|Gasoline (1 liter)||$0.93|
|One-way ticket (local transport)||$0.38|
|Tennis court rent (1 hour on weekend)||$24.92|
|Taxi 1hour Waiting||$7.67|
|Internet (6 Mbps, unlimited data)||$33.34|
|Apartment (1 bedroom) in city centre||$566.65|
|1 Pair of Jeans||$51.30|
|Milk (1 liter)||$1.12|
Come and visit the largest Spanish speaking city in the entire world and the cultural, political and economic heart and soul of Mexico City, Mexico. You'll be certain to say 'Viva Mexico,' if you follow our trusty travel guide for visiting Mexico City. Cheap flights to Mexico City can also be found on the Flighthub site.
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One of the best tips for acquainting yourself with Mexico's history is by visiting Teotihuacan, a Unesco World Heritage site, and about 30 miles distance from Mexico City. Come see the fabulous pre-Columbian pyramids, two towering creations-the Pyramid of the Sun and the Pyramid of the Moon. Teotihuacan or 'the birthplace of the gods' should be considered a 'must' on any tourist's visit to Mexico City or the surrounding areas.
Zocalo or 'Plaza de la Constitucion,' is another 'must' for any tourist or sightseer in Mexico City. It serves as the city center, complete with a giant Mexican flag which is taken down every afternoon by Mexican soldiers also presenting tourists an excellent photo op. The buildings are well known for their lovely architecture and it's truly known as the best place to do shopping.
As a tourist in Mexico and especially in Mexico City, you'll most likely be approached by street vendors selling a variety of toys, candy, jewelry and other trinkets. The best tip for shopping in Mexico and Mexico City is to haggle, and never to accept the first price offered. Haggle at half of the price and try to get yourself a good deal (tourist prices are usually inflated, anyways.)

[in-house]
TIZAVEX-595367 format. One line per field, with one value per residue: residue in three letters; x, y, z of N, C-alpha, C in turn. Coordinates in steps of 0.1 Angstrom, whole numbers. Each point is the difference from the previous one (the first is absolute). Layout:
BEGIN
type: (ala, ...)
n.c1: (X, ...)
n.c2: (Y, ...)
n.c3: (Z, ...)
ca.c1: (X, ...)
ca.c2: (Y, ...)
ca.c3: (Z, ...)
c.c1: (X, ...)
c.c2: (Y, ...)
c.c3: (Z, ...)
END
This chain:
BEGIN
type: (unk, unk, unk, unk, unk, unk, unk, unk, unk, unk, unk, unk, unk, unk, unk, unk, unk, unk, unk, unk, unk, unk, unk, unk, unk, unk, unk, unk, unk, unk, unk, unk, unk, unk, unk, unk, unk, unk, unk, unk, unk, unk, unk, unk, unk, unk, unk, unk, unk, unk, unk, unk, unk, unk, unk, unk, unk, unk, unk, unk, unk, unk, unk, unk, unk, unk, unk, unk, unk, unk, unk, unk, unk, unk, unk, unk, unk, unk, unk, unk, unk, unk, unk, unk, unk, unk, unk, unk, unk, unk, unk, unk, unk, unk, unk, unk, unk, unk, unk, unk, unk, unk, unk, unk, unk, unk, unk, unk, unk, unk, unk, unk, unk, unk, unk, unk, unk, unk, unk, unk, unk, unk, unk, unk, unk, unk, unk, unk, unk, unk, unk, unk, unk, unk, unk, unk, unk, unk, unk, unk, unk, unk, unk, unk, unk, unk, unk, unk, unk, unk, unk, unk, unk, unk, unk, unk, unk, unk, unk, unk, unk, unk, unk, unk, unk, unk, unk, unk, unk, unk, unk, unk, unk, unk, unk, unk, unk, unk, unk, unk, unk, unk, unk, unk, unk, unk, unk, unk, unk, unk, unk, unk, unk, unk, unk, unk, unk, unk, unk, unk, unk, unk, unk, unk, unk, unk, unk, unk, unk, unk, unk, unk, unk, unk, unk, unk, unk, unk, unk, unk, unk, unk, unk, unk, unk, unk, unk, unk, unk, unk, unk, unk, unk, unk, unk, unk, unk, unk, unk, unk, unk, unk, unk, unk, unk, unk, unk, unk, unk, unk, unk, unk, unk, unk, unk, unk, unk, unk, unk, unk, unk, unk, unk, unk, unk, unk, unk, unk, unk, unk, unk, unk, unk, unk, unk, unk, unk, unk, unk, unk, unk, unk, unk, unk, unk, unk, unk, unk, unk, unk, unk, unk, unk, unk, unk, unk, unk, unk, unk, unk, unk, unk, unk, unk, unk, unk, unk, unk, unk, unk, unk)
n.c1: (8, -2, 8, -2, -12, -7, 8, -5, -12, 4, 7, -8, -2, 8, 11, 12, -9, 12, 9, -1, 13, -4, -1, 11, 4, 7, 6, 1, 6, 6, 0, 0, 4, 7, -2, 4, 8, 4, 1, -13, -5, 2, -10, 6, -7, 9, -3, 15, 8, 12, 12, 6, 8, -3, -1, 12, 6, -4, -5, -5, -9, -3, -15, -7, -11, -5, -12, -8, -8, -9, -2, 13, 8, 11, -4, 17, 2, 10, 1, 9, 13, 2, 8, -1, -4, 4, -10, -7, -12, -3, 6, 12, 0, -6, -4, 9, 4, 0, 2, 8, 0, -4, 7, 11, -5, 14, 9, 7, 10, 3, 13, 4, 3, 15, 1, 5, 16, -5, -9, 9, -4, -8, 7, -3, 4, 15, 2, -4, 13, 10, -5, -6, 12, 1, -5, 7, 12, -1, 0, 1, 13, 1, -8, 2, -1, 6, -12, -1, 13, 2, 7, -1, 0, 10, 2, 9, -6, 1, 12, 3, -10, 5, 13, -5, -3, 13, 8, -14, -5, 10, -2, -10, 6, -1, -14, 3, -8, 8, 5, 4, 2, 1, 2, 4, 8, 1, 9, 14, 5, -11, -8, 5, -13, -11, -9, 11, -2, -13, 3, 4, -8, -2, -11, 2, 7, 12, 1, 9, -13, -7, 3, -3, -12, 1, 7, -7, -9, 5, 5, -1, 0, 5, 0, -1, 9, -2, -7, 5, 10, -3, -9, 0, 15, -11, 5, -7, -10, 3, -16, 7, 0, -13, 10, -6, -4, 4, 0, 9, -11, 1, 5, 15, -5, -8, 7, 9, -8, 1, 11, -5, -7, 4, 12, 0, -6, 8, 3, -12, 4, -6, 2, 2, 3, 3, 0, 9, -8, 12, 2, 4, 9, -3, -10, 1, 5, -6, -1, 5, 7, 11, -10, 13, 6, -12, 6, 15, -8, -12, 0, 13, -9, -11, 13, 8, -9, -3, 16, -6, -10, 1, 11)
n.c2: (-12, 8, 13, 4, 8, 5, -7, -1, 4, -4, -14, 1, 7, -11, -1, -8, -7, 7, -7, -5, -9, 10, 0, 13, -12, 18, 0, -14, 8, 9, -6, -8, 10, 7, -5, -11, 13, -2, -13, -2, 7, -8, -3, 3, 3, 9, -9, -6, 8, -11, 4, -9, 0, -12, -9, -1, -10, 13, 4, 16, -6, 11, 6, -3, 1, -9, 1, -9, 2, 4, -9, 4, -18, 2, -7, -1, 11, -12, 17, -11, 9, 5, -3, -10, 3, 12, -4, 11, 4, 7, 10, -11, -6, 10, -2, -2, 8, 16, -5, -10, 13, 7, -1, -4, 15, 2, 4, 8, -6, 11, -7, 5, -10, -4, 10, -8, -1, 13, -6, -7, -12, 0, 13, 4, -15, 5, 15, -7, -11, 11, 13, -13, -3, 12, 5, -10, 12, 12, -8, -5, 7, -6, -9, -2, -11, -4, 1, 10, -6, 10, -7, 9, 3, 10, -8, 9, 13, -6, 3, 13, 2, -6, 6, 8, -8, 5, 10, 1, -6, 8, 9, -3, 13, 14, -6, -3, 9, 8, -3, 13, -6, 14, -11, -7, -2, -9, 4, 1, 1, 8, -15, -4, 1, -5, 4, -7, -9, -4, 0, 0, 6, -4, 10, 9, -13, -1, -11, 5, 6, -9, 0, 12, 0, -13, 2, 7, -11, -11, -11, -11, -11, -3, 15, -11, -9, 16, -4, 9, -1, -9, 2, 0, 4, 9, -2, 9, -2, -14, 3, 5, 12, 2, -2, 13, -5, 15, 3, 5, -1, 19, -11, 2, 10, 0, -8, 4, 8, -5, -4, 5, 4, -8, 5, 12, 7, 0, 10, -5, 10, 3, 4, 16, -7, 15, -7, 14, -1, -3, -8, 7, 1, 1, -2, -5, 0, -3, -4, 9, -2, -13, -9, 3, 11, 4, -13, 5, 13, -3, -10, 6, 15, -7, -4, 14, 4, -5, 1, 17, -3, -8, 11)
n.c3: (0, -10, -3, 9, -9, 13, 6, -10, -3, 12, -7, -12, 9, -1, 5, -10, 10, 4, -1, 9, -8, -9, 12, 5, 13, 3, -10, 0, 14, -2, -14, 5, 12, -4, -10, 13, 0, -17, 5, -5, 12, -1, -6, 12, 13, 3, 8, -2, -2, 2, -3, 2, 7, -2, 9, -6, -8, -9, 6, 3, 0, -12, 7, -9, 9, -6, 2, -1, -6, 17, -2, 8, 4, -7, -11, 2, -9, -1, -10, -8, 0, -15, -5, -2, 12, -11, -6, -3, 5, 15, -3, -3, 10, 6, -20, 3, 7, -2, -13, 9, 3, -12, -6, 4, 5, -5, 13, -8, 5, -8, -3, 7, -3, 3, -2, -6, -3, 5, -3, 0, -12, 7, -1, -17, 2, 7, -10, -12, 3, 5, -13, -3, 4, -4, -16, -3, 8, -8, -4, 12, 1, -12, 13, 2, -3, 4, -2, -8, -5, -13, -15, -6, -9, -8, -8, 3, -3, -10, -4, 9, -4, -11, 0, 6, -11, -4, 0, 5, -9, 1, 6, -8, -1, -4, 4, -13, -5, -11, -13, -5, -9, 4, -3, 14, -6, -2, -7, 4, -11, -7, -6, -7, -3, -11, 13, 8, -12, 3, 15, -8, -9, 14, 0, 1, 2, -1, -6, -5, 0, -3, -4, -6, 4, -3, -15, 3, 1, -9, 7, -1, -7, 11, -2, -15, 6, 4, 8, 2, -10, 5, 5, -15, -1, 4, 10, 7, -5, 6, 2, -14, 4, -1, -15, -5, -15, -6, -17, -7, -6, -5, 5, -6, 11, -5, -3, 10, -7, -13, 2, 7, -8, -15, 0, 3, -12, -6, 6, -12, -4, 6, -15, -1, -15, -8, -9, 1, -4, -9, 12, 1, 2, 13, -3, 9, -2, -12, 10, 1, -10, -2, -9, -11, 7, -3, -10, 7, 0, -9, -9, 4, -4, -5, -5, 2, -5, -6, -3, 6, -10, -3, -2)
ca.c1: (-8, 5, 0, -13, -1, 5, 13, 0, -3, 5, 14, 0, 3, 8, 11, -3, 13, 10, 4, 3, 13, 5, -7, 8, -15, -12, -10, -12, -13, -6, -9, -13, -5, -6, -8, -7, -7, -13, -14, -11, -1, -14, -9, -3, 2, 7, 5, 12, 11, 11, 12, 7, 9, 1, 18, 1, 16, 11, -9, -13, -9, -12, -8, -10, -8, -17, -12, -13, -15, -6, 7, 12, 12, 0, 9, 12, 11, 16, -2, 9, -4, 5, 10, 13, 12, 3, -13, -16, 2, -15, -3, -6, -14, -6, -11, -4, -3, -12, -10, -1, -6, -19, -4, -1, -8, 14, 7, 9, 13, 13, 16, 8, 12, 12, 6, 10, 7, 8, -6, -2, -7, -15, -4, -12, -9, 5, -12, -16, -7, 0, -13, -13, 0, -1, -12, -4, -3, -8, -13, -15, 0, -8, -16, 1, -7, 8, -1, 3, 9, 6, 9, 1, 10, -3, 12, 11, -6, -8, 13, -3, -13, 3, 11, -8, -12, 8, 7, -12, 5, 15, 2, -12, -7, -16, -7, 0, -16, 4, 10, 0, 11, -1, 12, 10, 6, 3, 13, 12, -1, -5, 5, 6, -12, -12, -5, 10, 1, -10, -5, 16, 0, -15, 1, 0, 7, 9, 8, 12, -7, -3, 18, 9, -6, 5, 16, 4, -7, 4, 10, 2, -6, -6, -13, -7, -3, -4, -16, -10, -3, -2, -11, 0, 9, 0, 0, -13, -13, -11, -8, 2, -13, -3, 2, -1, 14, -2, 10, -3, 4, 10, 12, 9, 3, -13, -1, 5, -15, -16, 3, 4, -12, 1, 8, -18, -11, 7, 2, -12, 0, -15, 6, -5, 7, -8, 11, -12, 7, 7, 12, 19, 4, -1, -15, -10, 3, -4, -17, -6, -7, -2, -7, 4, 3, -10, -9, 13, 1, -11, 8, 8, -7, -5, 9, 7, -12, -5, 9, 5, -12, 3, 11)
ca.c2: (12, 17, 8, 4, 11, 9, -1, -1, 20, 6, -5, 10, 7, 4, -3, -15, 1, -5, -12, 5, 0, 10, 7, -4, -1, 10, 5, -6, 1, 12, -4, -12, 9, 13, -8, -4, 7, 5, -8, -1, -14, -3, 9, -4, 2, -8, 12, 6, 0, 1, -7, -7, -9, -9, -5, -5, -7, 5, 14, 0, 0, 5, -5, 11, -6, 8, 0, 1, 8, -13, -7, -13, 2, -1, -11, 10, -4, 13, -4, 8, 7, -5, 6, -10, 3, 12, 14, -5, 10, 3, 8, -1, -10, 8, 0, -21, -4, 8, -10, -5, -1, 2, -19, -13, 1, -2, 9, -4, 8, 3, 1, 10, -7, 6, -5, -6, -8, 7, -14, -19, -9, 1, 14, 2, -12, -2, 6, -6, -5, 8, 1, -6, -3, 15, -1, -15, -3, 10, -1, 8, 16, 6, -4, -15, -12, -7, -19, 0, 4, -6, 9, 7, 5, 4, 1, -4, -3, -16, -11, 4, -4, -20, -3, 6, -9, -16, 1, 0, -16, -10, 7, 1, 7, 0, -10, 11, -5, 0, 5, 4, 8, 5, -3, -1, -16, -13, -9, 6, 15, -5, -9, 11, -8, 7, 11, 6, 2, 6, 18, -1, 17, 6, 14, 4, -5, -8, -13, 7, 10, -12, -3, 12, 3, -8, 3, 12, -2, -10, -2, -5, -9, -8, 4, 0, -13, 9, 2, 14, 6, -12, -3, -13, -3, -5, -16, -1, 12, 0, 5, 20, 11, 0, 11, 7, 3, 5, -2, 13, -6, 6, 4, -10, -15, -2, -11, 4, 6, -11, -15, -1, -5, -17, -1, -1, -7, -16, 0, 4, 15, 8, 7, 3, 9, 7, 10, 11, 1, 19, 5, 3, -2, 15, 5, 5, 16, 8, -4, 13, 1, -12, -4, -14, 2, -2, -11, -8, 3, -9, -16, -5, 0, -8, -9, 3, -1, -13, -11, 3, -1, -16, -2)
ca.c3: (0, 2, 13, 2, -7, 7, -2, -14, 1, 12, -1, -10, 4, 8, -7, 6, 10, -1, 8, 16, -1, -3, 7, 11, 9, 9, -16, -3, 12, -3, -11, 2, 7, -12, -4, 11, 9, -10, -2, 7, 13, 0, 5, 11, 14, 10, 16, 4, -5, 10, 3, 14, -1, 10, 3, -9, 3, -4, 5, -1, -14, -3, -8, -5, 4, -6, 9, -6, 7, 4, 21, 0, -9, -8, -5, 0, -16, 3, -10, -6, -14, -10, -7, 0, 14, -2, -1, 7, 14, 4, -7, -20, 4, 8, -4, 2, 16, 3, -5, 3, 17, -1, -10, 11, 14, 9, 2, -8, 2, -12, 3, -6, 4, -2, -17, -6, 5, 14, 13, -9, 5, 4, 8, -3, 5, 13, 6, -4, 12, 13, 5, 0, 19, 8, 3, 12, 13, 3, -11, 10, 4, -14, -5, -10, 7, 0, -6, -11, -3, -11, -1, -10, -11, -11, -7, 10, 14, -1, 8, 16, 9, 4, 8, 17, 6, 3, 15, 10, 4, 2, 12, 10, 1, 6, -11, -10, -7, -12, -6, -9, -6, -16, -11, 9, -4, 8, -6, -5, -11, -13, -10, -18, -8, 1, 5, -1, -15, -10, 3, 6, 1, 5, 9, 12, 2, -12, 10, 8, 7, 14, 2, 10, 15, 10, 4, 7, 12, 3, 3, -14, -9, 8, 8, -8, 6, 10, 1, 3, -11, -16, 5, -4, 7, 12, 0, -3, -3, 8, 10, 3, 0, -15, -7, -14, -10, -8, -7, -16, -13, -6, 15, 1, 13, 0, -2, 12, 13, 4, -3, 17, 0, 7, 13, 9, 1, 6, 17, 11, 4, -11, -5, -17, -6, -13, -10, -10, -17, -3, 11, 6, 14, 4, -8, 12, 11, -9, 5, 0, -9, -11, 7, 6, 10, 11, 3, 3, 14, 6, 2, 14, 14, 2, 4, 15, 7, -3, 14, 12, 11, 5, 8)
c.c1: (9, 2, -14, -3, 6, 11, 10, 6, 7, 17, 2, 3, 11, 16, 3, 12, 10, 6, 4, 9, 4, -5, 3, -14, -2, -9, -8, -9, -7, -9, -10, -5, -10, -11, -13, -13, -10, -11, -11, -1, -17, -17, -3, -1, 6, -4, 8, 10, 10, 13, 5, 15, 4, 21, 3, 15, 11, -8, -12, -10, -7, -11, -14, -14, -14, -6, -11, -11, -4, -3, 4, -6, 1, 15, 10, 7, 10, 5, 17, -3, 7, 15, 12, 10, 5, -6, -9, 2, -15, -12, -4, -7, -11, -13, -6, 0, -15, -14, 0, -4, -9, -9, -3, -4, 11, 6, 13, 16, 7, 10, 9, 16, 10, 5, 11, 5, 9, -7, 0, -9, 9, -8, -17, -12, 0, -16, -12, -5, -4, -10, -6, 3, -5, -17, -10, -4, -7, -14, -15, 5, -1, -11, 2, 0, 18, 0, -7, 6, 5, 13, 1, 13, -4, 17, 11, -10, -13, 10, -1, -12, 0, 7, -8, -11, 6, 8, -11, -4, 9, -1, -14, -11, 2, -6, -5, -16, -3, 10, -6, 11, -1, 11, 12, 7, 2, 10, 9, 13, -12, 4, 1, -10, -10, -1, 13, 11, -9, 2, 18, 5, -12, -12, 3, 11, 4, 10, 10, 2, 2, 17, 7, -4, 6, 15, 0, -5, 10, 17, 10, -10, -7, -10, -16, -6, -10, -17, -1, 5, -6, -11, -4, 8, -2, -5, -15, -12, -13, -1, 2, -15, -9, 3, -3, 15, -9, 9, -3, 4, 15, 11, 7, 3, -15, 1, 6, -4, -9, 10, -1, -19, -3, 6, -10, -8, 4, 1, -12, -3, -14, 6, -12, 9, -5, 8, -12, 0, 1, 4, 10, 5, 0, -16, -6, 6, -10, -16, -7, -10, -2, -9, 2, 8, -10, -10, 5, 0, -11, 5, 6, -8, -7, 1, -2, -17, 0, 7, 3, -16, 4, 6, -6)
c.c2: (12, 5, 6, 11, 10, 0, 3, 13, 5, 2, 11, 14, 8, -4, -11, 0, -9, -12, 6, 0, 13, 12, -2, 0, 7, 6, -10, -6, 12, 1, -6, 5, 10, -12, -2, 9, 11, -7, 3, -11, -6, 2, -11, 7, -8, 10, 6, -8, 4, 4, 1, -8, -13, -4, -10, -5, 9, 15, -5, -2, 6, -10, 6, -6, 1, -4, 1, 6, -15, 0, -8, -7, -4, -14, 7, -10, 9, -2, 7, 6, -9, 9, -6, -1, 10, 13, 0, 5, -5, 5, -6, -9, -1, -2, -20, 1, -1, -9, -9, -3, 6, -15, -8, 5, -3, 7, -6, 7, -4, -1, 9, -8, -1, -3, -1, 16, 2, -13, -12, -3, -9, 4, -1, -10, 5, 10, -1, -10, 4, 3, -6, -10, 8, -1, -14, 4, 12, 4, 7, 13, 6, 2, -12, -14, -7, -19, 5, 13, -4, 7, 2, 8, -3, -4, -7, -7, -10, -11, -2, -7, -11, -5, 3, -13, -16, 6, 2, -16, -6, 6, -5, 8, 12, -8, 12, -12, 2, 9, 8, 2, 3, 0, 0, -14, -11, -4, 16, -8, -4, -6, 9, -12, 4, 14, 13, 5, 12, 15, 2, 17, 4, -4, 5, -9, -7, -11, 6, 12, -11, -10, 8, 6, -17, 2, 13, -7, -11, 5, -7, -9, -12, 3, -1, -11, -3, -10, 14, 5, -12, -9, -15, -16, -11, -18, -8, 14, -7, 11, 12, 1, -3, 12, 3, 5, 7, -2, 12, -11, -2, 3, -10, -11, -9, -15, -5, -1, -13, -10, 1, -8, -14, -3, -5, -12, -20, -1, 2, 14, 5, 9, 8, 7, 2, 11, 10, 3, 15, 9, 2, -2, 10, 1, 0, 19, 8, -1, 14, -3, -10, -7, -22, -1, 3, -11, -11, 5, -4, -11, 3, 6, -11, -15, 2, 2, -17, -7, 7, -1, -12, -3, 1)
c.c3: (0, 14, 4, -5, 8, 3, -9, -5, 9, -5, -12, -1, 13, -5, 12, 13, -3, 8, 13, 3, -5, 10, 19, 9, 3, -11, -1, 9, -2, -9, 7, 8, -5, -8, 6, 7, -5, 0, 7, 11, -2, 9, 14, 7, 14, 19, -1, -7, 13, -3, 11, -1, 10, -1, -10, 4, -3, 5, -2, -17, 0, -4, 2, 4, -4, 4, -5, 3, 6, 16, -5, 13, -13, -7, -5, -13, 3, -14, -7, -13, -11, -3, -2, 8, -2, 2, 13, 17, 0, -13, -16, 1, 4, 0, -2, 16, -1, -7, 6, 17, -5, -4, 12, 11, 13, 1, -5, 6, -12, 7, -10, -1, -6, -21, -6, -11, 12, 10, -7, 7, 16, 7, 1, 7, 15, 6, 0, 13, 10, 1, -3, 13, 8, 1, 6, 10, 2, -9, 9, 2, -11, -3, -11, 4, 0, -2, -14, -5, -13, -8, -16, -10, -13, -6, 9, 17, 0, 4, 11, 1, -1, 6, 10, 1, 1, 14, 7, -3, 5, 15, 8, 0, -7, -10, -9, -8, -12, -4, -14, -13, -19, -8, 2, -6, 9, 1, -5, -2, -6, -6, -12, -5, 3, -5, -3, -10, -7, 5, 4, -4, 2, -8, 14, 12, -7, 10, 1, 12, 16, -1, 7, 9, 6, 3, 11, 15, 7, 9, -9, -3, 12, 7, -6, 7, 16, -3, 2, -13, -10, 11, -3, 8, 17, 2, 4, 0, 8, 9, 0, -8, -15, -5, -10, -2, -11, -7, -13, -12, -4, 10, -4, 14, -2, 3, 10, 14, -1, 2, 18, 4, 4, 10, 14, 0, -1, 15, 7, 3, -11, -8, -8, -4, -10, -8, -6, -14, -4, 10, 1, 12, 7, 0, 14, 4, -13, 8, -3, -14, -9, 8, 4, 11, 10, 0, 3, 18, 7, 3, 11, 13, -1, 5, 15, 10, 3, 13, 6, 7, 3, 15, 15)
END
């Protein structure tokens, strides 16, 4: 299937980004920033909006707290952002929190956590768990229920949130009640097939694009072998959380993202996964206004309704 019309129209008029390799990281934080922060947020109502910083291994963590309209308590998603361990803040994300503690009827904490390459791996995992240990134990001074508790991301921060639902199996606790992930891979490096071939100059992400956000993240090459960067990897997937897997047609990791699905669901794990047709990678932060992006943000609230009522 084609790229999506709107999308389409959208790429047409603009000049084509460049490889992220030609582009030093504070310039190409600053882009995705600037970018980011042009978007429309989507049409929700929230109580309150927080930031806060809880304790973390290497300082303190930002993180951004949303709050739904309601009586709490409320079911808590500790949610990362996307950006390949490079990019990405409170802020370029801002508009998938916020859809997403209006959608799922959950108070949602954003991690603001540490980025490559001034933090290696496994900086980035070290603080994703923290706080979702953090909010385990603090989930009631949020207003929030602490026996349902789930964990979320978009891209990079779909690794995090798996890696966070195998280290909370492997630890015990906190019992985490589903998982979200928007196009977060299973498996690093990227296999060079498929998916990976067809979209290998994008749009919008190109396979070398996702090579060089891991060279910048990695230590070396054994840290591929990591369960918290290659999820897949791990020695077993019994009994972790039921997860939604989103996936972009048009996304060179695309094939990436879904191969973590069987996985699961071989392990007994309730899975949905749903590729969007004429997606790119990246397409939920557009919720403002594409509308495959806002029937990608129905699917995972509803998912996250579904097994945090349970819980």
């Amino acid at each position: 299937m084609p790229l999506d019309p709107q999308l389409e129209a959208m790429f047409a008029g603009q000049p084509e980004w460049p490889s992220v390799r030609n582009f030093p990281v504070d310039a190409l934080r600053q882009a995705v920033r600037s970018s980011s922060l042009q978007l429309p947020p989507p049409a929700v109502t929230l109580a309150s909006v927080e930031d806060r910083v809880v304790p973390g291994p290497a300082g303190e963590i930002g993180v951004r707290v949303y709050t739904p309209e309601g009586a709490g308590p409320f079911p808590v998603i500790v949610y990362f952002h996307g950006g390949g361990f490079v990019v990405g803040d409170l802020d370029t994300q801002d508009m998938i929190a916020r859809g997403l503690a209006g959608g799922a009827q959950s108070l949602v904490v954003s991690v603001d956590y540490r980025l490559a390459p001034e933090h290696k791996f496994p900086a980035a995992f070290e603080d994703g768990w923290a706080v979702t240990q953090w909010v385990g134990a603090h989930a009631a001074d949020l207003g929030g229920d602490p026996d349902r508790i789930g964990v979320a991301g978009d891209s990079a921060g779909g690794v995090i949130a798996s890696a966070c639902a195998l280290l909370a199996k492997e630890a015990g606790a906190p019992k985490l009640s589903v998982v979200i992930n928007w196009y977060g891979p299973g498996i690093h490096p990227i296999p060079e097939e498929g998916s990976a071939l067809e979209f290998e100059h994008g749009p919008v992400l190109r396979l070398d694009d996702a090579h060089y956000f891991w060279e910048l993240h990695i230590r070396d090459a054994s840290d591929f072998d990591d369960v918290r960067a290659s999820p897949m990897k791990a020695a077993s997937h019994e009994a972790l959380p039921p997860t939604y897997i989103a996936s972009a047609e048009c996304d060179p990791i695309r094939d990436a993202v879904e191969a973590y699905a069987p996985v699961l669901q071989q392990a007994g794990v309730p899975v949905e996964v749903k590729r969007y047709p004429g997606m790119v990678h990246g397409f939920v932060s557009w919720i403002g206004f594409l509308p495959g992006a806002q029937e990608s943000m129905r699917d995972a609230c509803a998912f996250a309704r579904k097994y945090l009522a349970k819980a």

Come visit Mexico's national museum, at the National Museum of Anthropology. The museum is renowned for its collection of pre-Columbian Mexican art, such as the original Aztec Stone of the Sun calendar. There are significant amounts of Aztec and Mayan art and archeological artifacts. The museum is well known for its lovely, umbrella shaped fountain, designed in 1963. The museum is perfect for spending an hour or even half a day admiring art, cultural artifacts and architecture. We also have great deals for European destinations like cheap flights to Lyon
Another noteworthy site is the Mayor Temple, with Frommer's even saying that 'no other museum illustrates the variety and splendor of the Aztec Empire.' Walk around this indoor and outdoor archeological dig site and see the excavation process currently being undergone. The Pyramid of Huitzilopochtli is the famous attraction here, in addition to the museum housed on this site, featuring a variety of Aztec art, architecture and archeological findings.
You've shopped, explored history and culture-so what's left to do in Mexico City? Venture into the world of Mexican religion by paying a visit to the Metropolitan Cathedral, the most ancient cathedral in all of Latin America. Before its construction in the 16th century, it was also the site of numerous Aztec religious ceremonies, solidifying its religious significance in Mexico's history. Mexico's national cathedral is built in a classic gothic, baroque and neoclassical style, in the fashion of many European cathedrals. Admission is free, so come inside and check out the gorgeous cathedral organ, altar and cathedral chapels.
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Tenochtitlan is located in what is now the Federal District in Mexico, and was built on an island in Lake Texcoco. The capital of Mexico is built on top of the ruins of Tenochtitlan, but many ancient structures from the original city still exist. The city of Tenochtitlan was founded in 1325, and according to Aztec legend, this region was chosen on the basis of an ancient prophecy which stated that the Aztec capital would be built where the people saw an eagle eating a snake, while sitting on a cactus. At its height, the city of Tenochtitlan was home to almost 250,000 people, and covered around thirteen square kilometers. The city was divided into four zones, each with twenty districts, with public buildings such as temples and schools located in the center of the city. The palace of Montezuma, the fifth emperor of the Aztec Empire, was also located in the central area of Tenochtitlan, and contained zoos, botanical gardens, and aquariums of both salt and fresh water.Source